Regular readers of the Barnet & Potters Bar Times will be well aware of the battle between the supermarket chains now heating up in New Barnet.

Last week, New Barnet Community Association — the group which is heading up the campaign against inappropriate supermarket development in the area — invited me to a meeting with Asda to discuss the company’s controversial plans for the six-acre site at the former gasworks off Albert Road.

Asda submitted its planning application to Barnet Council a few days ago. Tesco is expected to do the same sometime this autumn in relation to a nearby site on the north side of East Barnet Road. The two chains are facing fierce opposition from me and many residents.

The meeting with Asda gave an excellent opportunity to thrash out some of the concerns of local people, following the highly successful public meeting which saw St James’ Church in East Barnet Road packed out with concerned residents.

Throughout the debate I have argued New Barnet does not need a big new superstore, never mind two. With Sainsbury’s on the spot and Asda not a million miles away in Southgate (not to mention some excellent small retailers in New Barnet and East Barnet), consumers in New Barnet already have genuine choice when it comes to their weekly grocery shop.

Another point we put strongly to Asda at the meeting concerns the extra traffic a new supermarket on the Albert Road site would generate. I was interested to see the optimistic research and forecasts on traffic Asda presented to the meeting, but no one can get round the fact that its plans (and Tesco’s) would put significant pressure on the junction of Victoria Road, Albert Road and East Barnet Road.

I cannot see what can be done to improve the junction to enable it to cope with the increase in the volume of cars that would come with a new superstore.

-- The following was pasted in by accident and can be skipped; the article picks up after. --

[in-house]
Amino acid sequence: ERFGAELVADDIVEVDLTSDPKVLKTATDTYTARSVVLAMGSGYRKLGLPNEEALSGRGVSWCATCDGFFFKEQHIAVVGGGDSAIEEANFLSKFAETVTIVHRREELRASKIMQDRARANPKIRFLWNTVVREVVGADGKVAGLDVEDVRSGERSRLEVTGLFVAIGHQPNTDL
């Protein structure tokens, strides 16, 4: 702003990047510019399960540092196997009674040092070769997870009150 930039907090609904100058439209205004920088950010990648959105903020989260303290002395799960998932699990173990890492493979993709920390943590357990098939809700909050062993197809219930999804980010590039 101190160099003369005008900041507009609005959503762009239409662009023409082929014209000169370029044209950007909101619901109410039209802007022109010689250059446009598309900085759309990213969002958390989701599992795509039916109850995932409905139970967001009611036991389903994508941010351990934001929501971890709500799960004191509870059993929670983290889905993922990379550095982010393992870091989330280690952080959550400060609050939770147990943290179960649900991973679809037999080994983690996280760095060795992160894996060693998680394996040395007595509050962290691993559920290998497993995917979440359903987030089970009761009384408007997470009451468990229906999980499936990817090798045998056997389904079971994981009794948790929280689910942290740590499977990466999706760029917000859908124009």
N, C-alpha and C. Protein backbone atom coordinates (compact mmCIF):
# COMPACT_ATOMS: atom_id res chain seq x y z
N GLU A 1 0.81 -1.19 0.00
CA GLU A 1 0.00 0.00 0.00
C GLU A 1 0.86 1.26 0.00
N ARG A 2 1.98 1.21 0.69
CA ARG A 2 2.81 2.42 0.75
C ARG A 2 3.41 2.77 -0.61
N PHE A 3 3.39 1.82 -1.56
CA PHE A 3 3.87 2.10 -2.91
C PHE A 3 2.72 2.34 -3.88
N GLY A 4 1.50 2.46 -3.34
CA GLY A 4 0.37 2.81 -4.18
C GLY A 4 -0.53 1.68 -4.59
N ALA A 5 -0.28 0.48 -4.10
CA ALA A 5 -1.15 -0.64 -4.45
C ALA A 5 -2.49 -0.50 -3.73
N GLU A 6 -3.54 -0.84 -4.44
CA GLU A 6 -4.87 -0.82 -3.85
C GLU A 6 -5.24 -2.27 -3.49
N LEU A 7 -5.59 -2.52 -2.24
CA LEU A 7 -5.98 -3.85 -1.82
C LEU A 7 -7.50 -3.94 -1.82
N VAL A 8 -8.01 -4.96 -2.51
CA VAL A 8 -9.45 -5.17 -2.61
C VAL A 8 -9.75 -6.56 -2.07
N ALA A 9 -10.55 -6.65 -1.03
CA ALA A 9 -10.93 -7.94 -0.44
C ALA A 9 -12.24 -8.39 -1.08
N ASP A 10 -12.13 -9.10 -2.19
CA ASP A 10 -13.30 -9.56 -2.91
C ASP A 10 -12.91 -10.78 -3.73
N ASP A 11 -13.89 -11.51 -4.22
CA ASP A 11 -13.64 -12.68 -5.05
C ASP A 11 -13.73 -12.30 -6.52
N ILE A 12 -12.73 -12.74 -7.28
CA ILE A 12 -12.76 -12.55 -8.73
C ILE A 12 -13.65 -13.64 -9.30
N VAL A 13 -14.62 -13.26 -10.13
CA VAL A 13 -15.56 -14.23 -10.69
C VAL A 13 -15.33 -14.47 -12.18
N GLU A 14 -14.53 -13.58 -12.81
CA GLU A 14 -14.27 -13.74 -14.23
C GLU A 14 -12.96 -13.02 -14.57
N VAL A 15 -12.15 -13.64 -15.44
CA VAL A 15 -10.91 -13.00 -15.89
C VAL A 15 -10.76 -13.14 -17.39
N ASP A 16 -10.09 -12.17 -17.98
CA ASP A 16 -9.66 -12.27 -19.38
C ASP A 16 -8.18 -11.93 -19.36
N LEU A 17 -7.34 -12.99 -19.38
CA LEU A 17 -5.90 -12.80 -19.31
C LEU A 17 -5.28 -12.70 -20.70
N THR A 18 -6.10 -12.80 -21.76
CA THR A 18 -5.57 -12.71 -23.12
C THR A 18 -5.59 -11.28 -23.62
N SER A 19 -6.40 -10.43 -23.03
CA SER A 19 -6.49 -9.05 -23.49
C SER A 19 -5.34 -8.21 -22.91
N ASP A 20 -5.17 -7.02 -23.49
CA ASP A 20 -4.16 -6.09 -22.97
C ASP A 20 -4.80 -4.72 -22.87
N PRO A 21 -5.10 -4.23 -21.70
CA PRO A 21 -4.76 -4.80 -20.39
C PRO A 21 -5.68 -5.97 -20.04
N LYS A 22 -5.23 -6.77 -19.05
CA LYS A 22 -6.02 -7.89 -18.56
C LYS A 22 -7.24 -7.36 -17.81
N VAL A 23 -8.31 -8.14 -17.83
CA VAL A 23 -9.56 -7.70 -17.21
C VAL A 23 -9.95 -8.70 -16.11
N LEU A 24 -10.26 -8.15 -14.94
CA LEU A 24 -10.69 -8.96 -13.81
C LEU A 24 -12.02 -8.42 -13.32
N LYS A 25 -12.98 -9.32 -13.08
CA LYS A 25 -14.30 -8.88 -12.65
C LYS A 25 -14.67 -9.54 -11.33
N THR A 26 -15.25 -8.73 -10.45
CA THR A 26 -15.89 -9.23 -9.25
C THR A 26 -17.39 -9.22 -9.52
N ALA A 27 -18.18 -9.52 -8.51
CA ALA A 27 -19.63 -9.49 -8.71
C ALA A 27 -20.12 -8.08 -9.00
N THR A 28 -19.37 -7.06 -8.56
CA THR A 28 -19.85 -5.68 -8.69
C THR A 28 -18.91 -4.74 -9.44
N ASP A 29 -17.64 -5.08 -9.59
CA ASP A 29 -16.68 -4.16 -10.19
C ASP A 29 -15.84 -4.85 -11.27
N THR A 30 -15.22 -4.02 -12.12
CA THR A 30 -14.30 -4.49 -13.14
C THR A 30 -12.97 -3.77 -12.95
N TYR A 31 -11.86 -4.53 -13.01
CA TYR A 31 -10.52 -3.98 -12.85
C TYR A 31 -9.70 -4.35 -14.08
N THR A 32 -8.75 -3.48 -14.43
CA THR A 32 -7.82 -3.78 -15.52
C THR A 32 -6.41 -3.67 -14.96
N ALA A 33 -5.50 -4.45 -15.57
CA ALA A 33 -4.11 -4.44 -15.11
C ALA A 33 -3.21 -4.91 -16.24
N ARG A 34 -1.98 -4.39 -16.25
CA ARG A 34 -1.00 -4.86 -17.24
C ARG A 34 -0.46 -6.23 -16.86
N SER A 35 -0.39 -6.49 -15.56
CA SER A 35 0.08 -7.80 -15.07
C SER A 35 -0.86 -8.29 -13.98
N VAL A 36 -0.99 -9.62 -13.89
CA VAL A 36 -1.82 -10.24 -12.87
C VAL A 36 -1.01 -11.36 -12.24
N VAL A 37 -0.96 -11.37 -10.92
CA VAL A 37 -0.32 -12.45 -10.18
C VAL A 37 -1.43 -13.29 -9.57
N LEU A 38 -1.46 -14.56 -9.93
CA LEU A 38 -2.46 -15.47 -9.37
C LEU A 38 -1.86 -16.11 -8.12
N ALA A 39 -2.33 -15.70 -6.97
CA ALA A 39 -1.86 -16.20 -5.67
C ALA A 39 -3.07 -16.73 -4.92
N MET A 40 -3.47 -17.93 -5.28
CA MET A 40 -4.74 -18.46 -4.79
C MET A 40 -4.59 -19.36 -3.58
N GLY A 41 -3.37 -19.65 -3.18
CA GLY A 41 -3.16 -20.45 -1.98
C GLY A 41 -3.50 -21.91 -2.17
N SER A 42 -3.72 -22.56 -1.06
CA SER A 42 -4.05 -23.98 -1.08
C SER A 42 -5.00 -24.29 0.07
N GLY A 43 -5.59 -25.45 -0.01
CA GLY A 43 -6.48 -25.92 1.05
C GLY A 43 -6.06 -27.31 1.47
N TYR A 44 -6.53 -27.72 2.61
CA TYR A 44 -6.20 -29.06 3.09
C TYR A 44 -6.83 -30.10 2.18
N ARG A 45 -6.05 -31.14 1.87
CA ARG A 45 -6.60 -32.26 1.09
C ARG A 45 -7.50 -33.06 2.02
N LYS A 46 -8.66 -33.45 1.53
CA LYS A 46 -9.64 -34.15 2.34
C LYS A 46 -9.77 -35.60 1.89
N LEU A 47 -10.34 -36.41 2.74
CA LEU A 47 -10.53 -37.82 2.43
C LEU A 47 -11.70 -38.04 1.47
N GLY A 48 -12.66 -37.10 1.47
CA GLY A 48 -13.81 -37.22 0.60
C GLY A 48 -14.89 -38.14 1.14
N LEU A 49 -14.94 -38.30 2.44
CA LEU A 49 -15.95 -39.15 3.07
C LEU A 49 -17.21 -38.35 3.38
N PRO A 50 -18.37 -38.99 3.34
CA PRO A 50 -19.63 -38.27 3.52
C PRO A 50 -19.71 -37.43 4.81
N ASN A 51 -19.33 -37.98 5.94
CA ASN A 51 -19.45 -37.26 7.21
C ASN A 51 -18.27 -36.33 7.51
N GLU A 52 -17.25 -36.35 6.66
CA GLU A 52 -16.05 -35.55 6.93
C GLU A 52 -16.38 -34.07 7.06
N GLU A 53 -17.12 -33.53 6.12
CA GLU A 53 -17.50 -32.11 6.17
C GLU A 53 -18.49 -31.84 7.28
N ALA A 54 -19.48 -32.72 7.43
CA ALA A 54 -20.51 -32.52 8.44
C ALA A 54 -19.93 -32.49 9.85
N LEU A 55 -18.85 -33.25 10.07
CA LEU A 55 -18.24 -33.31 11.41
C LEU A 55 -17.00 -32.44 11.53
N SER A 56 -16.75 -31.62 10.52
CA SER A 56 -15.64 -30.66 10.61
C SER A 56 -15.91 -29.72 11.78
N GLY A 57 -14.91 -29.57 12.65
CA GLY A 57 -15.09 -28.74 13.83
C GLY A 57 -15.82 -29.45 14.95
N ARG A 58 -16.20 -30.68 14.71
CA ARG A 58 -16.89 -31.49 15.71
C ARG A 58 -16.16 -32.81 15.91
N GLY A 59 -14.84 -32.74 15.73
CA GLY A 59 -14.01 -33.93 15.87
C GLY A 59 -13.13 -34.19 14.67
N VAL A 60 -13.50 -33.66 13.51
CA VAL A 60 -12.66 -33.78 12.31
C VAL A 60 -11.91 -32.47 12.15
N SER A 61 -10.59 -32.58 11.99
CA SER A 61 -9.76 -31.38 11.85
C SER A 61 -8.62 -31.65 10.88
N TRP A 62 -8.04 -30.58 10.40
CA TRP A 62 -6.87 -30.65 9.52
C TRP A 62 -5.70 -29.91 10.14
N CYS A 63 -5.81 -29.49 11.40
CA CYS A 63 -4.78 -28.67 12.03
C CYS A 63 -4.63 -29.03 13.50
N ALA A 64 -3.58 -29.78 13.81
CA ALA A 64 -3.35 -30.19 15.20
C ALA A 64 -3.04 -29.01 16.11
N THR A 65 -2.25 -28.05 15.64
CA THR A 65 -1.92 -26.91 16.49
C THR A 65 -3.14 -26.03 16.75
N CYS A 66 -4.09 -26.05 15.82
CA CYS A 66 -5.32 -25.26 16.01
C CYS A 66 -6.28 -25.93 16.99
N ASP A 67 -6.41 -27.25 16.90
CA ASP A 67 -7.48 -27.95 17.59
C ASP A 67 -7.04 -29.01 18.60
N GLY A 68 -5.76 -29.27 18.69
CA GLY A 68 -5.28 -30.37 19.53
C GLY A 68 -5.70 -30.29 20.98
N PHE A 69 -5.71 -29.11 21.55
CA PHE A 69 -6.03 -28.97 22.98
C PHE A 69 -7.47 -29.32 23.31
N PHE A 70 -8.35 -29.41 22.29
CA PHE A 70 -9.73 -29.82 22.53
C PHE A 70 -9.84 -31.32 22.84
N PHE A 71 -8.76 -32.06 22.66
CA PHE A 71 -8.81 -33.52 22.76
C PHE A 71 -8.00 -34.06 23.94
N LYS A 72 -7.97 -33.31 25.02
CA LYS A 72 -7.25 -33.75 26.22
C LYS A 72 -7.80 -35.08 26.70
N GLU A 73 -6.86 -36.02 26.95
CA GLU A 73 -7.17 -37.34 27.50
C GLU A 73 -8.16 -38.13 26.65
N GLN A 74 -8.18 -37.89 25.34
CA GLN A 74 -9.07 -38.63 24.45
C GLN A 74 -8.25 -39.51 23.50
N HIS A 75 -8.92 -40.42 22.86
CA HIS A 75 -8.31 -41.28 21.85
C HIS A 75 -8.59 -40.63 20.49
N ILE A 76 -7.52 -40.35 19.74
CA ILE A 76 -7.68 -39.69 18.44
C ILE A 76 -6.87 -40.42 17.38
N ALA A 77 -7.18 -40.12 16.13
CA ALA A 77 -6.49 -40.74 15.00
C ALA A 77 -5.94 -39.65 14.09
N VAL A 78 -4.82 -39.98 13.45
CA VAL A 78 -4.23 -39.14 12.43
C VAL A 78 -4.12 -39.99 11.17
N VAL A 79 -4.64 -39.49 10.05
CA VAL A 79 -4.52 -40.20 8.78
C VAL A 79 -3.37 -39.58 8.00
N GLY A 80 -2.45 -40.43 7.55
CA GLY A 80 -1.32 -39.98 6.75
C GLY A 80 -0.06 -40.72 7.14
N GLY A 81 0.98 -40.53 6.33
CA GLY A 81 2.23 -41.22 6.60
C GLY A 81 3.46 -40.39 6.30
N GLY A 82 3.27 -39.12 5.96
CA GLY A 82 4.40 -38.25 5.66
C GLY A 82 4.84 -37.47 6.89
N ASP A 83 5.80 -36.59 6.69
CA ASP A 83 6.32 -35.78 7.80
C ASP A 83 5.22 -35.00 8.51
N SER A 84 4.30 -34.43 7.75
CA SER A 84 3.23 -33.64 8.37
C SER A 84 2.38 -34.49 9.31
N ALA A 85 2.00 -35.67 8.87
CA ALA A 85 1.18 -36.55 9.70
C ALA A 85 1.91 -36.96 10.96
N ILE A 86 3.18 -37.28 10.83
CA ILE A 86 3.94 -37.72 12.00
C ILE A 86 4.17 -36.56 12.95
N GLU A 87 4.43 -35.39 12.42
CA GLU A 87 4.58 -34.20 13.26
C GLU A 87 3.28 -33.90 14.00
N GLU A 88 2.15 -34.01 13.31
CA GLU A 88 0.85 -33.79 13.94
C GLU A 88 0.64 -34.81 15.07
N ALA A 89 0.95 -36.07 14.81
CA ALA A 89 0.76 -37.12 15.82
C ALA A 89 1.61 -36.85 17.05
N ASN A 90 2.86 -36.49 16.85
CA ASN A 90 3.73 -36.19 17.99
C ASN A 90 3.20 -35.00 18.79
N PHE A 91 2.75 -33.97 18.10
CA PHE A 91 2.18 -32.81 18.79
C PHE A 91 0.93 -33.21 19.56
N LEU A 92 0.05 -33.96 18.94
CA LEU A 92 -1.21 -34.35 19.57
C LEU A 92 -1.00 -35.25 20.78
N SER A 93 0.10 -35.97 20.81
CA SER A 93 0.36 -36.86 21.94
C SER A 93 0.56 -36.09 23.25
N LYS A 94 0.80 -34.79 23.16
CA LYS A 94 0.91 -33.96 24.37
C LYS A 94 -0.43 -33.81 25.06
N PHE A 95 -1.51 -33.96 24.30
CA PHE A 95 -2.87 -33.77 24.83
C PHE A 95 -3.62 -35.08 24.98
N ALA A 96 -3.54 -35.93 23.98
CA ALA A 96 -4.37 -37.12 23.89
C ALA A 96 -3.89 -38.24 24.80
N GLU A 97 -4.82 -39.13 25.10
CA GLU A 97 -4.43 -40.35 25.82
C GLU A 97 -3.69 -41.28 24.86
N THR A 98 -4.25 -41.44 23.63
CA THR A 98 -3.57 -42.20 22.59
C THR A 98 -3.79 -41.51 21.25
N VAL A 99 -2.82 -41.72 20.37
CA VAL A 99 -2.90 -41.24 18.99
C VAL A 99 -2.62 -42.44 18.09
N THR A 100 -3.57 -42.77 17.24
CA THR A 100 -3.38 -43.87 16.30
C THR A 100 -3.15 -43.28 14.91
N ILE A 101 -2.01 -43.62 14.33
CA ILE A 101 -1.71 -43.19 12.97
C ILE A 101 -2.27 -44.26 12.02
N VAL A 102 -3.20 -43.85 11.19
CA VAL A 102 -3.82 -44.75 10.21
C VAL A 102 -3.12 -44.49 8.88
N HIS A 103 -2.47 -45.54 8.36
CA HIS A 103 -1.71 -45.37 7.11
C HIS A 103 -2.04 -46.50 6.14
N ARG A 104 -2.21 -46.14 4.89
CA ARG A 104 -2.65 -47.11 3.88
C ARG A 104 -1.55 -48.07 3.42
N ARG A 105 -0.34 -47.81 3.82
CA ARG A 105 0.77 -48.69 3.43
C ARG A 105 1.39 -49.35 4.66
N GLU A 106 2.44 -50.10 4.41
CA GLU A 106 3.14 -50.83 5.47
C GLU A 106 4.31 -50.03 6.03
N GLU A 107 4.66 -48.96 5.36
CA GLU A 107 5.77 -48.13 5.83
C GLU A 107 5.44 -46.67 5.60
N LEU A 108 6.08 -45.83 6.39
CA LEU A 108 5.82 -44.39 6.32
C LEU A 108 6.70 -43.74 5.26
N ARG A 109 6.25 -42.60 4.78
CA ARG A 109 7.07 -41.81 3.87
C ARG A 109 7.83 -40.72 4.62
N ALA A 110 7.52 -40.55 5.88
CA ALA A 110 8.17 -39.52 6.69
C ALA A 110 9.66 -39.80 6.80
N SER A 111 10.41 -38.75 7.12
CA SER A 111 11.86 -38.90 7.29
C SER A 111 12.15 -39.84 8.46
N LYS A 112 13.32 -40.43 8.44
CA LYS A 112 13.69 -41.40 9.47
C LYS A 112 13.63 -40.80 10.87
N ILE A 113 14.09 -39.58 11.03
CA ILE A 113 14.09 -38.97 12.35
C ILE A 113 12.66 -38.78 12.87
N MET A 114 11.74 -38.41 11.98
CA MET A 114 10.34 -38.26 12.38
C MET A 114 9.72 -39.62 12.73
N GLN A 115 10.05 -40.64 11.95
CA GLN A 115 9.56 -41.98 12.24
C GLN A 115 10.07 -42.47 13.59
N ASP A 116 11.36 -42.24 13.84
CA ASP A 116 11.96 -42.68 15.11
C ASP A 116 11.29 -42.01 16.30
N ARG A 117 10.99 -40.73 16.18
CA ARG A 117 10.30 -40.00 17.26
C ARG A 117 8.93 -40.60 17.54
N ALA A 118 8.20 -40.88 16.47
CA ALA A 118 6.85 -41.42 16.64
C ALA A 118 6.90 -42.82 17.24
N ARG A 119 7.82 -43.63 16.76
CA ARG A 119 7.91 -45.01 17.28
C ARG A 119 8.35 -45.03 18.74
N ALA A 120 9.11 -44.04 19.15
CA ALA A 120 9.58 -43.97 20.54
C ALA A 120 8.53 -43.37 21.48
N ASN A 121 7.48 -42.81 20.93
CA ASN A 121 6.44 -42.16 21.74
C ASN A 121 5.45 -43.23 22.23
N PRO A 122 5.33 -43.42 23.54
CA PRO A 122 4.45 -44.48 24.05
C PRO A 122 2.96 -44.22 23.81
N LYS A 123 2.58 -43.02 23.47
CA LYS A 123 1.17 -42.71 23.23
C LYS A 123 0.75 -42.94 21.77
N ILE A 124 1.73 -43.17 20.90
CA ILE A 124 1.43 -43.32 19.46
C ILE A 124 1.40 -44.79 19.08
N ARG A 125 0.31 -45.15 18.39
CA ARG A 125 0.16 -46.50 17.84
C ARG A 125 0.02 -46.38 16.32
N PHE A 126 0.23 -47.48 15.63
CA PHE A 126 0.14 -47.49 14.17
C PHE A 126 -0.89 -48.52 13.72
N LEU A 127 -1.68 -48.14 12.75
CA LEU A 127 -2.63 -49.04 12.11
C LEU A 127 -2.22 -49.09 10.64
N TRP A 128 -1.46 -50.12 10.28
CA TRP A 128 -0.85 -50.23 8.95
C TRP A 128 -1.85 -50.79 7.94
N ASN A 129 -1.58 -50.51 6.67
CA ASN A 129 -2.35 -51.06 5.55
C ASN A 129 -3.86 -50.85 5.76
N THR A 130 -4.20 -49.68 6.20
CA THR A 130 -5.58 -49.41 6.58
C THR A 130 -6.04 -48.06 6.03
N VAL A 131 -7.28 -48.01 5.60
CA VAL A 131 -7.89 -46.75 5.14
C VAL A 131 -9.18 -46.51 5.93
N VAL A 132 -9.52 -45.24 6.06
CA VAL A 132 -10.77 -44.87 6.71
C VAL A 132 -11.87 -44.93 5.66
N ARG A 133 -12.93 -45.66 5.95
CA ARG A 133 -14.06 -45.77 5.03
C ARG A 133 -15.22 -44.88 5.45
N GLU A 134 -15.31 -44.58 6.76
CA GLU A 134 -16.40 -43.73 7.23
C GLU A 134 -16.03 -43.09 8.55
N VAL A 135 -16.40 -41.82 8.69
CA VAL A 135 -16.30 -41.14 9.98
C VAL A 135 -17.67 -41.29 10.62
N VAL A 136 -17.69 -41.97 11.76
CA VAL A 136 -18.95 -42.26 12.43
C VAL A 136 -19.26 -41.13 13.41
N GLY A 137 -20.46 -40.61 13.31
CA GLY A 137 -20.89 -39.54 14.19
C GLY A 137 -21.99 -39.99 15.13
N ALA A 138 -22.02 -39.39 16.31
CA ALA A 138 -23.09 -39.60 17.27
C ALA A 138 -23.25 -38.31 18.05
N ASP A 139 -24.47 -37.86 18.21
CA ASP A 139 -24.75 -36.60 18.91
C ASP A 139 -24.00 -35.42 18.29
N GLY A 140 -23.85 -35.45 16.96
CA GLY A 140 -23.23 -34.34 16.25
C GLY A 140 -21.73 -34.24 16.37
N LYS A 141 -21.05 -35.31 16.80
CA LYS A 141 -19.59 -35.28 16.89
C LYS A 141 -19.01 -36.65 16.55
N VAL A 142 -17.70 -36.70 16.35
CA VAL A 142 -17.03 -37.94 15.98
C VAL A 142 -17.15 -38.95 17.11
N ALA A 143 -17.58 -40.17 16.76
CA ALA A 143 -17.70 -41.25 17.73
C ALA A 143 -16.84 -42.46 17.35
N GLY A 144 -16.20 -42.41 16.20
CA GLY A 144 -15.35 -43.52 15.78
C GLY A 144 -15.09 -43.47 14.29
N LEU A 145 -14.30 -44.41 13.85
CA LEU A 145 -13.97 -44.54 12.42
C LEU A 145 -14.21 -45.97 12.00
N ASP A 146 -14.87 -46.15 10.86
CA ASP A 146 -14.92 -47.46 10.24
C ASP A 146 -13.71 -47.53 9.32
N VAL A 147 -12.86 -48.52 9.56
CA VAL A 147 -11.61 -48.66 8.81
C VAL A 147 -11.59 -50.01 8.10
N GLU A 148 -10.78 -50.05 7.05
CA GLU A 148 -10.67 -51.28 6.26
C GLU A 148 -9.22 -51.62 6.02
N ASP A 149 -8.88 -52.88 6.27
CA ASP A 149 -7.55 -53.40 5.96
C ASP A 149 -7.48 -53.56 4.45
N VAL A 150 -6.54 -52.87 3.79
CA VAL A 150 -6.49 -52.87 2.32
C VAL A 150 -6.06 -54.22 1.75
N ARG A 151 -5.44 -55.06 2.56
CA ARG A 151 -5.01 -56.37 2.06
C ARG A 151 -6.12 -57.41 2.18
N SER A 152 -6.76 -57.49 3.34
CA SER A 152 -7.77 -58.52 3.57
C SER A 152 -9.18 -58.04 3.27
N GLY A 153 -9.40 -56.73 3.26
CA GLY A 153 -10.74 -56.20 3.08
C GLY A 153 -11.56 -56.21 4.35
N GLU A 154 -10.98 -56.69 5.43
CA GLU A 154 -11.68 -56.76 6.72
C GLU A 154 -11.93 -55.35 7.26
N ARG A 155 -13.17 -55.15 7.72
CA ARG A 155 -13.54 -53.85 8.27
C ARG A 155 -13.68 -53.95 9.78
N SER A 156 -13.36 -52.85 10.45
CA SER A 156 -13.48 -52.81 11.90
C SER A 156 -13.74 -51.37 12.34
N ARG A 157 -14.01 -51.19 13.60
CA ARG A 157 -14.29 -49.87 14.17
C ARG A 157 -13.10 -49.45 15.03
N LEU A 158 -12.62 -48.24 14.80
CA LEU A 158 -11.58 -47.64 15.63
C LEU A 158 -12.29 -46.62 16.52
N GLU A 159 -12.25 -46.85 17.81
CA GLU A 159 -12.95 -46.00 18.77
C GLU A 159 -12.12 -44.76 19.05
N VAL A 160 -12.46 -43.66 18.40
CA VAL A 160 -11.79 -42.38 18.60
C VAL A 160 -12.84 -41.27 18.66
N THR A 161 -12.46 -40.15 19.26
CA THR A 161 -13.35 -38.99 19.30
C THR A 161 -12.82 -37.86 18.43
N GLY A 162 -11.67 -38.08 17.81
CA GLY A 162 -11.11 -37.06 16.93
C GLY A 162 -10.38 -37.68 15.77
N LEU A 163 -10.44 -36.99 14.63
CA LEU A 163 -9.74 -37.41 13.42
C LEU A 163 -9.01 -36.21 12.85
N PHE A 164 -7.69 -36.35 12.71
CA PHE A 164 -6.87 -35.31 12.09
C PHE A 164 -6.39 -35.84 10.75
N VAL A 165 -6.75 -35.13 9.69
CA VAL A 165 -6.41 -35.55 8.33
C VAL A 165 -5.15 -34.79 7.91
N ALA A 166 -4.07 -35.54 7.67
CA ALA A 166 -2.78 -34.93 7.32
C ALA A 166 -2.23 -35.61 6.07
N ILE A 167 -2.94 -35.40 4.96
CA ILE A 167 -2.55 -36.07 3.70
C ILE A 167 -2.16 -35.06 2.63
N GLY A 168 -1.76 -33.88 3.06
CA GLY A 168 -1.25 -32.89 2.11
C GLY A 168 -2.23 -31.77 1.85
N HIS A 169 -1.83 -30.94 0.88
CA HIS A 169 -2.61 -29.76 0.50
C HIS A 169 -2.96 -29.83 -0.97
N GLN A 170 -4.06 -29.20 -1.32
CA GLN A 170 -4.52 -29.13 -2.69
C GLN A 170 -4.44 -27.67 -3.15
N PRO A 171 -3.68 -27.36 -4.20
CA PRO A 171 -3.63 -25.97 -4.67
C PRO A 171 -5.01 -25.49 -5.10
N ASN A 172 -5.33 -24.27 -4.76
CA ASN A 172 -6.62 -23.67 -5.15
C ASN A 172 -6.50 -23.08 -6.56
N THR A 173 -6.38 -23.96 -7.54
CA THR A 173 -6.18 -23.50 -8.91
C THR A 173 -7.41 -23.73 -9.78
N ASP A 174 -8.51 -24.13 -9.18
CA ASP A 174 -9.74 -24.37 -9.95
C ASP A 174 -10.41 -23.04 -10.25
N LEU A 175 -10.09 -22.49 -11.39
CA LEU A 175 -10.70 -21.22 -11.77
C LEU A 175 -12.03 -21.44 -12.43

After all, the railway bridge just a few yards away from the junction provides an immovable object which is always going to put a drastic restriction on the options for improving traffic flow.

The railway was the catalyst for the creation of New Barnet in the 19th Century and, to this day, the railway infrastructure slicing through the area continues to be a big factor in determining what is and isn’t practical in terms of development.

That said, it seems clear to me that Asda is making more of an effort than Tesco to engage with the community and respond to its concerns.

I welcome some of the changes it has made to its proposals. Asda’s current plans are certainly better than the high-rise development looming over Victoria Recreation Ground which it was putting forward a few months ago.

However, these changes are not enough to reassure me. I remain firmly opposed to both the Tesco and the Asda options.

I will continue to support residents in their campaign to save New Barnet from an unnecessary new superstore.